A Chinese report today indicated that manufacturing will contract at a faster pace in August, signaling the country’s economy needs more stimulus to secure a rebound in growth. The preliminary reading for a purchasing managers’ index for China was 47.8. If confirmed, it would be the weakest level since November and the 10th month that the reading has stayed below 50, the longest run in the index’s eight-year history.
Companies most tied to economic growth posted declines. The Morgan Stanley Cyclical Index (CYC) fell for the fourth straight day, losing 1.2 percent for the biggest drop in a month. The Dow Jones Transportation Average, a gauge of 20 shipping companies from FedEx Corp. (FDX) to Southwest Airlines Co. (LUV), tumbled 1 percent for the biggest retreat since Aug. 1. The KBW Bank Index (BKX), made up of 24 lenders, slid 1.1 percent.
Hewlett-Packard, the biggest maker of personal computers, dropped 8.2 percent to $17.64 for the biggest decline in a year. Profit excluding some costs will be $4.05 to $4.07 a share in the year that ends in October, Palo Alto, California-based Hewlett-Packard said yesterday in a statement. That’s at the low end of a forecast for $4.05 to $4.10 issued in May and below the average $4.08 analyst estimate compiled by Bloomberg.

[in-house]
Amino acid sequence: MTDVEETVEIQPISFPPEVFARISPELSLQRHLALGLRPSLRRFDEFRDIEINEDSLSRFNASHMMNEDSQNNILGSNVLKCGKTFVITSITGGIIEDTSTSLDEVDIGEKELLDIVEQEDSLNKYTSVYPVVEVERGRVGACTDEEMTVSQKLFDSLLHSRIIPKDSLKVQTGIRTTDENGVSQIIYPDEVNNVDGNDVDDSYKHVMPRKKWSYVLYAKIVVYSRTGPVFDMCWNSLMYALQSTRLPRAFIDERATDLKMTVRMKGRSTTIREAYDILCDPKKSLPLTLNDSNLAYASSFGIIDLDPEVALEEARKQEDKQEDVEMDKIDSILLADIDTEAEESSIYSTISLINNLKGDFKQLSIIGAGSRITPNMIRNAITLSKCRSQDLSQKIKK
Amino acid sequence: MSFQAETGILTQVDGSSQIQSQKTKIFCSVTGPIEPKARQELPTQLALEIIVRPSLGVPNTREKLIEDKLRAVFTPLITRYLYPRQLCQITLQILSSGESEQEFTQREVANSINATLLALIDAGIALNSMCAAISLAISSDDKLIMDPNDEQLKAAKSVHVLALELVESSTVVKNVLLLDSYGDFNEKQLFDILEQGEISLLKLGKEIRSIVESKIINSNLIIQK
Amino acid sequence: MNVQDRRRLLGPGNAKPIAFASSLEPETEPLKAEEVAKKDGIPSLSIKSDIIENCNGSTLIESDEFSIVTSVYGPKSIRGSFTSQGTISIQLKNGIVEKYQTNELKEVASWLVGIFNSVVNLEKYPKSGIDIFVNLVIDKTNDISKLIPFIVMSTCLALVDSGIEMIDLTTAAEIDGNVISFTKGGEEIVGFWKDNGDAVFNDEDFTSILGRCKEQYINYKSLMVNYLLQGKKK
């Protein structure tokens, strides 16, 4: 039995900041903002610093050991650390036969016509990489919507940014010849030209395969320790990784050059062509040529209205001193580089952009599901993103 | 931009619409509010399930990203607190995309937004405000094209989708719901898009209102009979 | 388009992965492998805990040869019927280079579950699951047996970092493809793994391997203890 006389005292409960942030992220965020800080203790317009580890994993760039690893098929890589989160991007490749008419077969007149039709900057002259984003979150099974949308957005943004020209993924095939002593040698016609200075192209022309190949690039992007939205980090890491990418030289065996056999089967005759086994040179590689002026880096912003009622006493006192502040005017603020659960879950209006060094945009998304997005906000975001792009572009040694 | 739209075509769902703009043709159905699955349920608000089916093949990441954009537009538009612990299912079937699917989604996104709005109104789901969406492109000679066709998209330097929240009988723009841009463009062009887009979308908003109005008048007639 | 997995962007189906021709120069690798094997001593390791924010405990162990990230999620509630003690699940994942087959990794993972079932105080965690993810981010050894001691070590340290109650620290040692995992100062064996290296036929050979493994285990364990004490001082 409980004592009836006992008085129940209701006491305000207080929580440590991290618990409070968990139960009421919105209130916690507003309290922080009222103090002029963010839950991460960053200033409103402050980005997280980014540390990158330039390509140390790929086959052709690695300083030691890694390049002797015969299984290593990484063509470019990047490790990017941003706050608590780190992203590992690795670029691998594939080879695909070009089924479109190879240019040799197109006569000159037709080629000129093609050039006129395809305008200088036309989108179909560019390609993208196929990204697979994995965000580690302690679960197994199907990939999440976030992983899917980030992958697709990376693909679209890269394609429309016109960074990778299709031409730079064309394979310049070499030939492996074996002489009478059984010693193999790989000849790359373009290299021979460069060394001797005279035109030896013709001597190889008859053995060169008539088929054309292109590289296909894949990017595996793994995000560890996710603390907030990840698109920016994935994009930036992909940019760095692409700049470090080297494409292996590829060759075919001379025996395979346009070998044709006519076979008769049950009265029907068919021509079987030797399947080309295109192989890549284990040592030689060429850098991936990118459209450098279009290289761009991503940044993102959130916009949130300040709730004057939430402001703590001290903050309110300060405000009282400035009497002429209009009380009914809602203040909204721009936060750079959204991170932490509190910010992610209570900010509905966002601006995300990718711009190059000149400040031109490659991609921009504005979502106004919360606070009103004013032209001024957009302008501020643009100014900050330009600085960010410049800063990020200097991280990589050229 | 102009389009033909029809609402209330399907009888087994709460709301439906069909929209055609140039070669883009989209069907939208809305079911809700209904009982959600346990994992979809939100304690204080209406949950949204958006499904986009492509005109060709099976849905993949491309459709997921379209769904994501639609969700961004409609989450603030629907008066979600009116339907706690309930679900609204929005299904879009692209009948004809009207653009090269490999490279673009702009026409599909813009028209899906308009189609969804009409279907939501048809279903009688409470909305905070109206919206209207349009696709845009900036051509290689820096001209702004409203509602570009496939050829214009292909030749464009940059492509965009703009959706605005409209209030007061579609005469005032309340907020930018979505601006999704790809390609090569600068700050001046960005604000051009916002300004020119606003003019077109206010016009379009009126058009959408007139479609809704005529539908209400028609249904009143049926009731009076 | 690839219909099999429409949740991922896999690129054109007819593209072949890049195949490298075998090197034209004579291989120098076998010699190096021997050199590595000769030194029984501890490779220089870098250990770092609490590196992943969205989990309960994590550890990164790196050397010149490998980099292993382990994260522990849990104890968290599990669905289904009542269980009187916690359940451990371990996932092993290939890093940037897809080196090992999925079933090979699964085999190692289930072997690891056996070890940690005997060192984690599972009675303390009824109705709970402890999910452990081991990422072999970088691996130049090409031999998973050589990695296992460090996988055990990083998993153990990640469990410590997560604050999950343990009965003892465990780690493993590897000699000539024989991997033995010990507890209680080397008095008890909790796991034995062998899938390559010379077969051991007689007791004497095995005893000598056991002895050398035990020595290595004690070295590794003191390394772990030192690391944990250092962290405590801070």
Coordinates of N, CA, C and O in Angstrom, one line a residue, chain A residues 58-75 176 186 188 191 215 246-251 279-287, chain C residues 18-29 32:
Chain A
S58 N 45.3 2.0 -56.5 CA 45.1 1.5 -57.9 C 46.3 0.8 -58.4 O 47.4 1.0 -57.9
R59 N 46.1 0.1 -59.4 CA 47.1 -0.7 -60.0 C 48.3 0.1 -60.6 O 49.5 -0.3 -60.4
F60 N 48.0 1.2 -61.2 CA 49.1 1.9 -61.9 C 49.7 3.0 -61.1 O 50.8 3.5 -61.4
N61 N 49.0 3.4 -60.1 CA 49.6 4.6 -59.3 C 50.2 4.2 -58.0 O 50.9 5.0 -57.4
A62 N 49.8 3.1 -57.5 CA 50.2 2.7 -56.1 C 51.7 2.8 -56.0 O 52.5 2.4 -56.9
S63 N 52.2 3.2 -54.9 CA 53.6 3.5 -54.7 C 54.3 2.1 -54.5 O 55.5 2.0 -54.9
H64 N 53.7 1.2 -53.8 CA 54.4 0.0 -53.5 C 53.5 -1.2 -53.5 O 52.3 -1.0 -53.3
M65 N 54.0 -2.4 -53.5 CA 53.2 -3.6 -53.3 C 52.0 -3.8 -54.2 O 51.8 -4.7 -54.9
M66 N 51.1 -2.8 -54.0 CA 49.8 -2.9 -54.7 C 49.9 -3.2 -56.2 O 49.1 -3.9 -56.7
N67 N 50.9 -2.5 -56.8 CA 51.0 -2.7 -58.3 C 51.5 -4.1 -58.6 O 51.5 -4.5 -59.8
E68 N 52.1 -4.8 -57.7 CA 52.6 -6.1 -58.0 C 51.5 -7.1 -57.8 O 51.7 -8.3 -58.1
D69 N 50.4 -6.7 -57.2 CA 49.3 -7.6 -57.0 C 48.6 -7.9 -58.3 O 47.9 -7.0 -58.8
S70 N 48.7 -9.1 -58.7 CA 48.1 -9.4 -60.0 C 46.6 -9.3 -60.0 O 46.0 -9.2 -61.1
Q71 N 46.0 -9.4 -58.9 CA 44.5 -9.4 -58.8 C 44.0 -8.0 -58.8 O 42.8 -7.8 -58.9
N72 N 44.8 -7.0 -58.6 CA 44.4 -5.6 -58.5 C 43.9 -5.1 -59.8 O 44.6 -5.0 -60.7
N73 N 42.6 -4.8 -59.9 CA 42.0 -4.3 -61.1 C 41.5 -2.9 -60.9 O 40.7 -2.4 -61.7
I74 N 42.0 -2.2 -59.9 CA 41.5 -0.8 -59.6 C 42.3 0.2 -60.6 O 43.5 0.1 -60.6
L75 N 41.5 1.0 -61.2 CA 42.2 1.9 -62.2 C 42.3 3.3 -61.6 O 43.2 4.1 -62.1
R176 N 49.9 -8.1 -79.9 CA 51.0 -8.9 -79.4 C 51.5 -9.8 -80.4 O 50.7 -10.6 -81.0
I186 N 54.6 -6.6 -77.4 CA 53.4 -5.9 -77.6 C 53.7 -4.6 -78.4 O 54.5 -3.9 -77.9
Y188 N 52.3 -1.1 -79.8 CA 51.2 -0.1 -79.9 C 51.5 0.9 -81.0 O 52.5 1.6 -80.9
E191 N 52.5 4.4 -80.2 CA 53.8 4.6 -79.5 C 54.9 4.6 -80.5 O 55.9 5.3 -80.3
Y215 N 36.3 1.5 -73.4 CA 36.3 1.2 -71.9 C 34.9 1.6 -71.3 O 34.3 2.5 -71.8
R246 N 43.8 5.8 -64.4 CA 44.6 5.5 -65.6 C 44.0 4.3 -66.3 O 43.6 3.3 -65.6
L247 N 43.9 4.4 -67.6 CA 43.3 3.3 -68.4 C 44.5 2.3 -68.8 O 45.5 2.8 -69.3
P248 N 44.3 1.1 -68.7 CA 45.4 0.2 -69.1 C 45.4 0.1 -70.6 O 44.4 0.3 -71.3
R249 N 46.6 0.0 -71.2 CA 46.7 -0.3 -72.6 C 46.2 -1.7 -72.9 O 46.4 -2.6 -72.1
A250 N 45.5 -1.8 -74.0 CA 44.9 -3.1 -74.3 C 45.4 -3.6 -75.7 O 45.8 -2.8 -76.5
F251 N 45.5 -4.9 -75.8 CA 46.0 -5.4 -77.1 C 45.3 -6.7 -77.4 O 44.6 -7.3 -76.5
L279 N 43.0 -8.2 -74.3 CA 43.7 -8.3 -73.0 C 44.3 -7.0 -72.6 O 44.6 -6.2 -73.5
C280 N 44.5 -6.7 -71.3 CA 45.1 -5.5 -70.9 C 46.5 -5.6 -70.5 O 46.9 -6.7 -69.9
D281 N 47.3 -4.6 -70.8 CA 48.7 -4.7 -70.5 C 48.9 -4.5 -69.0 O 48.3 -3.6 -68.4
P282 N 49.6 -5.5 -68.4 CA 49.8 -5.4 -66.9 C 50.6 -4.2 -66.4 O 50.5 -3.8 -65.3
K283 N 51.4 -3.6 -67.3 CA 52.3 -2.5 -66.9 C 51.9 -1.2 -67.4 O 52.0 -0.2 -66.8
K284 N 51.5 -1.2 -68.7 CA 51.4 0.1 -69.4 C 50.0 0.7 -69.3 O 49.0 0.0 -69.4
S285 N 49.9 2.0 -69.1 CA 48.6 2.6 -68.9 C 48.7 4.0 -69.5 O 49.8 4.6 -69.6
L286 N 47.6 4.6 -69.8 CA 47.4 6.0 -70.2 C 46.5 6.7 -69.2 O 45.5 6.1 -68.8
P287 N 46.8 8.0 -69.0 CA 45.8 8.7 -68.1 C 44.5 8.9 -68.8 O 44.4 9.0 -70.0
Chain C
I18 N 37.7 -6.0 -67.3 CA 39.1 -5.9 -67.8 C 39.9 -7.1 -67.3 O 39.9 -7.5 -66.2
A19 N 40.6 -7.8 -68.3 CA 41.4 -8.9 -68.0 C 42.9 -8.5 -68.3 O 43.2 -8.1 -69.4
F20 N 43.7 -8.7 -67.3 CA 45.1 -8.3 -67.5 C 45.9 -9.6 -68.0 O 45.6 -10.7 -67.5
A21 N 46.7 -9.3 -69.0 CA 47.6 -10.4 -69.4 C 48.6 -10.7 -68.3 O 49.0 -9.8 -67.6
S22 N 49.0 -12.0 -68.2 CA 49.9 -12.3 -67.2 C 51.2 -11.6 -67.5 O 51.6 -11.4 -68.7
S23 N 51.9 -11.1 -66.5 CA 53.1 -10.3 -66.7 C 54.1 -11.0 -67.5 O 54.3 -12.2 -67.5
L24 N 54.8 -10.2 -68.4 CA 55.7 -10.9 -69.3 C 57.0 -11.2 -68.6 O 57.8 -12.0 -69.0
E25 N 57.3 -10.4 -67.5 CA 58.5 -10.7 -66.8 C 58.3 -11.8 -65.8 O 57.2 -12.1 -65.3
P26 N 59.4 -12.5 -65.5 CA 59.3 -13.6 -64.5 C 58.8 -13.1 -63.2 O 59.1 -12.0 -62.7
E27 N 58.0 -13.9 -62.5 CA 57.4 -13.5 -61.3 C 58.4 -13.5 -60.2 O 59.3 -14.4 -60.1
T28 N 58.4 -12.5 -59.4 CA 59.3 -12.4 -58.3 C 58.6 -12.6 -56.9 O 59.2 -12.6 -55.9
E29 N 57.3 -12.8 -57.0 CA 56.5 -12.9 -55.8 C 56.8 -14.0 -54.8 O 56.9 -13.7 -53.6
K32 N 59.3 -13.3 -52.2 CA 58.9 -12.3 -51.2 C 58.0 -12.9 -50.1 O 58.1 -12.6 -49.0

The company suffered another quarter of slumping demand for personal computers and services aimed at businesses, underscoring the turnaround challenge facing Chief Executive Officer Meg Whitman.
Other technology stocks also declined. Intel Corp. (INTC), the world’s largest chipmaker, slid 2.7 percent to $25.04, while Microsoft Corp. (MSFT), the biggest software maker, slumped 0.9 percent to $30.26.
Big Lots, the Columbus, Ohio-based discount retailer, plunged 21 percent to $30.76 for the biggest drop in the S&P 500. Profit excluding some items will decline to $2.80 to $2.95 a share this year, reduced from a previous projection of $3.25 to $3.40 a share. Analysts anticipated $3.30, the average of 16 estimates compiled by Bloomberg.
Boeing slumped 3.4 percent to $70.36, after losing 35 orders for 787-9 planes, the biggest Dreamliner cancellation, as Qantas Airways Ltd. scrapped a contract after delivery delays and losses on international routes. Qantas’s pullback on jets worth about $8.5 billion at current list prices reduced Chicago- based Boeing (BA)’s backlog for the 787-9 by about 10 percent.
Raw-material stocks fell 1.7 percent for the biggest drop out of 10 groups in the S&P 500. Alcoa, the largest aluminum producer in the U.S., erased 2.7 percent to $8.63, while DuPont Co., the most valuable U.S. chemicals producer, lost 1.1 percent to $50.24.
Patterson Cos. tumbled 4.9 percent to $34.15. The St. Paul, Minnesota-based maker of medical devices for dental and veterinary clinics reported first-quarter earnings of 45 cents a share, missing the average analyst estimate by 4 cents.
Guess? Inc. (GES), an apparel maker that operates 511 stores in the U.S. and Canada, sank 23 percent to $25.95 after cutting its annual profit and revenue forecasts amid a drop in North American store sales. Comparable-store sales, a measure of a retailer’s growth that excludes new stores, fell 8.5 percent in the quarter ended July 28.